“Provision of palliative care is rare in Africa, notwithstanding the significant need for it. Africa has only three per cent of the world’s cancer treatment facilities, with radiotherapy available in just 22 countries in sub-Saharan Africa, contributing to very low survival rates.
“By uniting voices and action, we can address cancer at individual and community levels: Choosing healthy lifestyles, getting vaccinated, and getting routinely screened against preventable cancers. Parents have the responsibility to ensure their eligible daughters receive HPV vaccines.
READ ALSO: WHO To Establish TB Vaccine Accelerator Council
“I call on Governments to develop and update national cancer control plans, provide sustainable financing and invest in cancer registration. I encourage Governments to incorporate cancer care into essential benefits packages and national health insurance systems.
It is also critical to ensure adequate infrastructure for human resources, screening, diagnostics, and treatment. There is equally a need to expand the use of digital health and establish relevant training for the cancer workforce.
“Finally, cancer survivors can lend their voices as advocates for better cancer services. As persons with lived experience, they should be involved in designing cancer services at all levels of health care.
“Let us unite against cancer and take action to make universal health for cancer prevention, treatment, and care a reality in Africa,” she said.
Six Health Benefits Of Tiger Nuts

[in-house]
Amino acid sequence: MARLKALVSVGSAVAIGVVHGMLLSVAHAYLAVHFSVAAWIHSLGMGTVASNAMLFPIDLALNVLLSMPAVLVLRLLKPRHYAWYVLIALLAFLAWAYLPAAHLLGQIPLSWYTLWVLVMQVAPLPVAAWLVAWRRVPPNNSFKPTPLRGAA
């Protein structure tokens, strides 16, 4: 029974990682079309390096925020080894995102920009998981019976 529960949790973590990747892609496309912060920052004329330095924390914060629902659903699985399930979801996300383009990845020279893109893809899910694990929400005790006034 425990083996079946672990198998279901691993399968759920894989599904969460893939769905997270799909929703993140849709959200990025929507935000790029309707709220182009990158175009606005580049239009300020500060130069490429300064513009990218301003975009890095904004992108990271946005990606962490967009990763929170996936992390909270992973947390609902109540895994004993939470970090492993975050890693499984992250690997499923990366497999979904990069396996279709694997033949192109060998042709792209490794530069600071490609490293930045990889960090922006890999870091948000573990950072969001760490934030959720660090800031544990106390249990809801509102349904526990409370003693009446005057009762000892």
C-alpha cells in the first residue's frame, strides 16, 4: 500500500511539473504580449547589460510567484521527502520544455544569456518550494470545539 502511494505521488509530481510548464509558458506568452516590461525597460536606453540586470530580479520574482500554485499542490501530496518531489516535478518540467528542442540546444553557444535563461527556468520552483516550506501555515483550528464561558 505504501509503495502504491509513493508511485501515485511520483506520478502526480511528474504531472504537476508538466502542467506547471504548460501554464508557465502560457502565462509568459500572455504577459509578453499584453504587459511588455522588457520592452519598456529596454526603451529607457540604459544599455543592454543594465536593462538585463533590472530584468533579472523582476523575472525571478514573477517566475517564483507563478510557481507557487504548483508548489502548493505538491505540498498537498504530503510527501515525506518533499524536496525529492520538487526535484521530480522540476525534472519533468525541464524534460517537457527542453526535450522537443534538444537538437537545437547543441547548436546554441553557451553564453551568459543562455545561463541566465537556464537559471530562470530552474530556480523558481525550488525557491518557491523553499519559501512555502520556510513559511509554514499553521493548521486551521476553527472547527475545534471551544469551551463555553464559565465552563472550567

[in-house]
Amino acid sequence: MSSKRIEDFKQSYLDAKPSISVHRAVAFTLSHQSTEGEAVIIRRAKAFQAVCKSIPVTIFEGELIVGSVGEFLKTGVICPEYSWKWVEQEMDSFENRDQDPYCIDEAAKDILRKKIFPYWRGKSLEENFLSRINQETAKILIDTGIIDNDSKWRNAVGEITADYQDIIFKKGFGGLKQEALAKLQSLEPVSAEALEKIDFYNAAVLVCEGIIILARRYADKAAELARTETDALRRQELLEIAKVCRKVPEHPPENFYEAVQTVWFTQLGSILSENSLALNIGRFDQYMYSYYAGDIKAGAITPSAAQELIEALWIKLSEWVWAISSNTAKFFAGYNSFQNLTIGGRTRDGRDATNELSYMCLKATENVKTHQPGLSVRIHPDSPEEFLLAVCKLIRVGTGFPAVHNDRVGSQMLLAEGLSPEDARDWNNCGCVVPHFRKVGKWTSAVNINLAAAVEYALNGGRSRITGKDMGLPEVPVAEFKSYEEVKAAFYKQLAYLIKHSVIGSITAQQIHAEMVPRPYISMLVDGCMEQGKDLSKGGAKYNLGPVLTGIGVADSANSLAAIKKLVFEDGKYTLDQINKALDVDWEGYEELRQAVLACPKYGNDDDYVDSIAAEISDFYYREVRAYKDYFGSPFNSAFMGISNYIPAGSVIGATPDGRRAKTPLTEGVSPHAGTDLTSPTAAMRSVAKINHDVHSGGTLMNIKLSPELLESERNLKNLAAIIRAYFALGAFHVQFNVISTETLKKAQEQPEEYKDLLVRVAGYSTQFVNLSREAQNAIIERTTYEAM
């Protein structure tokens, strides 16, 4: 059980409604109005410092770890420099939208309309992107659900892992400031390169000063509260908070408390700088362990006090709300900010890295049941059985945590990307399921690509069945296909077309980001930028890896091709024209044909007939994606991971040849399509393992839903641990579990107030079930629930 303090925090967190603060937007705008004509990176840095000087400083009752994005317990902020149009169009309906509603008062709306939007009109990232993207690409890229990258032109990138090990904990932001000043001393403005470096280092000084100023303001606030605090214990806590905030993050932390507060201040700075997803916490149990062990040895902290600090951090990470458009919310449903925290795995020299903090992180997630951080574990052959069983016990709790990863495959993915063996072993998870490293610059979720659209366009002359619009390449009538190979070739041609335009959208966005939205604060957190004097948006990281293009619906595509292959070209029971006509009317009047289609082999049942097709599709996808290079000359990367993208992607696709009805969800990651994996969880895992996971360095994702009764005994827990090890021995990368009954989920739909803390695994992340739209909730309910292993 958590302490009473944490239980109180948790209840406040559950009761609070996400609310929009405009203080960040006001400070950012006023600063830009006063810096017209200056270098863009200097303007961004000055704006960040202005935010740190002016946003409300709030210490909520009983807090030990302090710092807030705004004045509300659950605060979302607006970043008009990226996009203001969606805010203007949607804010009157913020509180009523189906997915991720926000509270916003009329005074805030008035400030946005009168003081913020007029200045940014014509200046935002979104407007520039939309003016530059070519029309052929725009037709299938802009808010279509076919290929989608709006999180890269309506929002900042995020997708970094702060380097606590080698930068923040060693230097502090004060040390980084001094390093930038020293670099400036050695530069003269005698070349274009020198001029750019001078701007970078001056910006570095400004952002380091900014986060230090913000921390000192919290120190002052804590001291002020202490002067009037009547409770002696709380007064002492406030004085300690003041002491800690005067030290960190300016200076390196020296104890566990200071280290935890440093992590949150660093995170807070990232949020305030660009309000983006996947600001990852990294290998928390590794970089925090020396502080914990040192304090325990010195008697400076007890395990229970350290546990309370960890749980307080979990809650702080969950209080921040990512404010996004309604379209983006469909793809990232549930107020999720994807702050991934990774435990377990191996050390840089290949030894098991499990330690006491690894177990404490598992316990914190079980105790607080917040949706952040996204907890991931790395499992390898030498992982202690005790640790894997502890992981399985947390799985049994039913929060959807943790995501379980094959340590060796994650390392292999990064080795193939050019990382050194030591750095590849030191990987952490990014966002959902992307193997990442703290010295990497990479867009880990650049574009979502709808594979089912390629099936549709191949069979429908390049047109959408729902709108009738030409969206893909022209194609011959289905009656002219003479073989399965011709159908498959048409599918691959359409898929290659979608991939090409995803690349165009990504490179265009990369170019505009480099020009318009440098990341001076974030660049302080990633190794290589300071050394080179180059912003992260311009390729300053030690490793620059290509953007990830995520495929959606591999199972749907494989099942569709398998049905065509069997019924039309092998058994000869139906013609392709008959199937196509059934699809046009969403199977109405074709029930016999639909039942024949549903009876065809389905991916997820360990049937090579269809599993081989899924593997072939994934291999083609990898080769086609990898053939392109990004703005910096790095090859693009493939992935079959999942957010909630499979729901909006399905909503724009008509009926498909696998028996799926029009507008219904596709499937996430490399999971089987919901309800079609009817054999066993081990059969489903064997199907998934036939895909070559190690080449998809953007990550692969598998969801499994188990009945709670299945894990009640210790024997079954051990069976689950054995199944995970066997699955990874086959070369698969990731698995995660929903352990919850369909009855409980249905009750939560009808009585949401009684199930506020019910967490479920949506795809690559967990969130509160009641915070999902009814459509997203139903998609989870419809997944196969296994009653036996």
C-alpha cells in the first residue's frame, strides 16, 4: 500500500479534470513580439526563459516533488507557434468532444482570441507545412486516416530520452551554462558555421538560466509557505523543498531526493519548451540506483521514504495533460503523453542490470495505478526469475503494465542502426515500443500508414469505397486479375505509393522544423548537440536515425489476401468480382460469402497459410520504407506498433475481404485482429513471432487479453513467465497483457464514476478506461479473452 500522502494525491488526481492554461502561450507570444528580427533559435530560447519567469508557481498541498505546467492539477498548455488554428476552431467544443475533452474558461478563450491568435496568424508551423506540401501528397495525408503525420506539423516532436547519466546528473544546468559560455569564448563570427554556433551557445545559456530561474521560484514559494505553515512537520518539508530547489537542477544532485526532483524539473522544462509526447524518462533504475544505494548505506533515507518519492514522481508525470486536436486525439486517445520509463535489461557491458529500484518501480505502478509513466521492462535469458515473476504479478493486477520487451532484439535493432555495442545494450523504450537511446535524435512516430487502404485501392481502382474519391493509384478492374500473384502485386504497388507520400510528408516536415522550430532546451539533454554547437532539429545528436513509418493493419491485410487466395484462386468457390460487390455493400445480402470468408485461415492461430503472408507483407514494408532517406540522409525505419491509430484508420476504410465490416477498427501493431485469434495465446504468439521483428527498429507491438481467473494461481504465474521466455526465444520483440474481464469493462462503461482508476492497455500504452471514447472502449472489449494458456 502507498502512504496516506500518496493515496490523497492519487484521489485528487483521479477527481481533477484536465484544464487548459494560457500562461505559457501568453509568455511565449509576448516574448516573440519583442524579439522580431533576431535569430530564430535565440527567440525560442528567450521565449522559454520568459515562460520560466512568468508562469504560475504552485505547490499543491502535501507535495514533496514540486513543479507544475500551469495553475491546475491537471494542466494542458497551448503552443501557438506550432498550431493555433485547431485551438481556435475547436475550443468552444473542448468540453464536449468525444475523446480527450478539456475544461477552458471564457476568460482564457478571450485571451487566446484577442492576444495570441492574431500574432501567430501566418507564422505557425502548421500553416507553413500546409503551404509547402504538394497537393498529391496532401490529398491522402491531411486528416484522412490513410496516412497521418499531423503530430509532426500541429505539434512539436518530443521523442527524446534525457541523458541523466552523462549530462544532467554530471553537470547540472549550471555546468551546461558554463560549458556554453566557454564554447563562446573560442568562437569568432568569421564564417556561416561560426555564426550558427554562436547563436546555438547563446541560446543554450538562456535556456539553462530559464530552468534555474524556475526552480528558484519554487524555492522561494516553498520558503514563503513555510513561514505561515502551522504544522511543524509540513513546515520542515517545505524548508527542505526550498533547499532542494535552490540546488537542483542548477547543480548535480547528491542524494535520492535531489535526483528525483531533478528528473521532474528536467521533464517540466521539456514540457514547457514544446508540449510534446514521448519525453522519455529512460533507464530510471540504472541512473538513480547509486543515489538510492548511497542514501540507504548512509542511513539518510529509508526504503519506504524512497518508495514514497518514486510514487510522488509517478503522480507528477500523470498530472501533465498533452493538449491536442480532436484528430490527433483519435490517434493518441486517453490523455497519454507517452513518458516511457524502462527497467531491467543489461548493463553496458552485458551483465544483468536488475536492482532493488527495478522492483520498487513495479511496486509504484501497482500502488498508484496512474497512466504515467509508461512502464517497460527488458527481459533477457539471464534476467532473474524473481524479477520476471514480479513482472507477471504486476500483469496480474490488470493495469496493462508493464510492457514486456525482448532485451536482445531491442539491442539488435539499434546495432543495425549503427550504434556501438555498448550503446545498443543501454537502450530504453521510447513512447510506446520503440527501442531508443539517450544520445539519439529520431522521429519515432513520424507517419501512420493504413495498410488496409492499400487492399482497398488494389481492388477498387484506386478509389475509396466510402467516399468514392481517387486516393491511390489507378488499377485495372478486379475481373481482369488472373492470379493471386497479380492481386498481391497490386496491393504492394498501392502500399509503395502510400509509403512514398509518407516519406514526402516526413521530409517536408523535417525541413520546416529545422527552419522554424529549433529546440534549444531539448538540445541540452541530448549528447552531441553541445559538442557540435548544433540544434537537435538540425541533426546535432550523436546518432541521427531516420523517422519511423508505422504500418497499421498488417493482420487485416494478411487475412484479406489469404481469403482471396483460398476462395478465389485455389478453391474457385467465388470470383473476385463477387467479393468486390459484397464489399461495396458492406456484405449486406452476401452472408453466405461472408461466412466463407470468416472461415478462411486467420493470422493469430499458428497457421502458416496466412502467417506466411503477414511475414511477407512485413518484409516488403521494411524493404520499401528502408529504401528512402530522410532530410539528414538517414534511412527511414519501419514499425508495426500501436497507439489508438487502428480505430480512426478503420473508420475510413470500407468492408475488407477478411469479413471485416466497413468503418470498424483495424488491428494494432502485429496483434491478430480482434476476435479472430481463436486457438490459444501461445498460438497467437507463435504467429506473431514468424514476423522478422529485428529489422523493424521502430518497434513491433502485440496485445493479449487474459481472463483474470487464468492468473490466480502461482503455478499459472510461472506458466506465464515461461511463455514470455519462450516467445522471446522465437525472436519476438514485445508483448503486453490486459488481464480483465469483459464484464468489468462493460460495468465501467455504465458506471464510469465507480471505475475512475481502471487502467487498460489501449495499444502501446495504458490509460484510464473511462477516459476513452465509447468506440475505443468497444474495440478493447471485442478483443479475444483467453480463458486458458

Despite its name, the tiger nut is not a nut, but a tuber. The sweet, almond-like flavor tuber crop has gained popularity as a health food.
Known as Ofio in Yoruba, Aki Hausa and Imumu in Igbo, and Aya in Hausa), tiger nuts may be eaten either raw or cooked. It can be extracted as milk and used as an alternative for those who do not like dairy milk; it can also be used for baking.
Here are the benefits of Tiger nuts:
1. It protects against aging: Tiger nuts are a rich source of antioxidants. Antioxidants are substances that can prevent or slow damage to cells caused by free radicals, unstable molecules that the body produces as a reaction to environmental and other pressures, according to an online health portal, Healthline.
2. It improves digestion: Tiger nuts are a good source of fibre. Dietary fibre aids digestion by increasing the frequency of stools and relieving constipation.
3. It may reduce blood sugar levels: Tiger nuts may help keep your blood sugar levels in check. Healthline notes that animal studies show that tiger nut extract may help reduce blood sugar levels due to the high fiber content of the tubers, which may slow down the absorption of sugar in the gut.
4. It suppresses appetite: A journal published in the international journal for innovative research in the multidisciplinary field showed that tiger nuts are also said to act as a mild appetite suppressant. This helps keep us feeling fuller for longer and also reduces the number of calories we absorb from the food.
READ ALSO: 10 Things To Know About Hypertension
5. It may boost your immune system, fight infections: Studies have shown that tiger nut extracts are effective against E. coli, Staphylococcus, and Salmonella bacteria. The extracts might also be effective at fighting antibiotic-resistant bacterial infections. However, more studies are needed to draw a strong conclusion.
6. It boosts sex drive: Tiger nuts have been proven to improve sperm count and motility. Medical director and consultant urologist at the Ogah Hospital and Urology Centre, Fugar, Edo State, Dr Gabriel Ogah, said tiger nuts can boost sex drive and libido in individuals.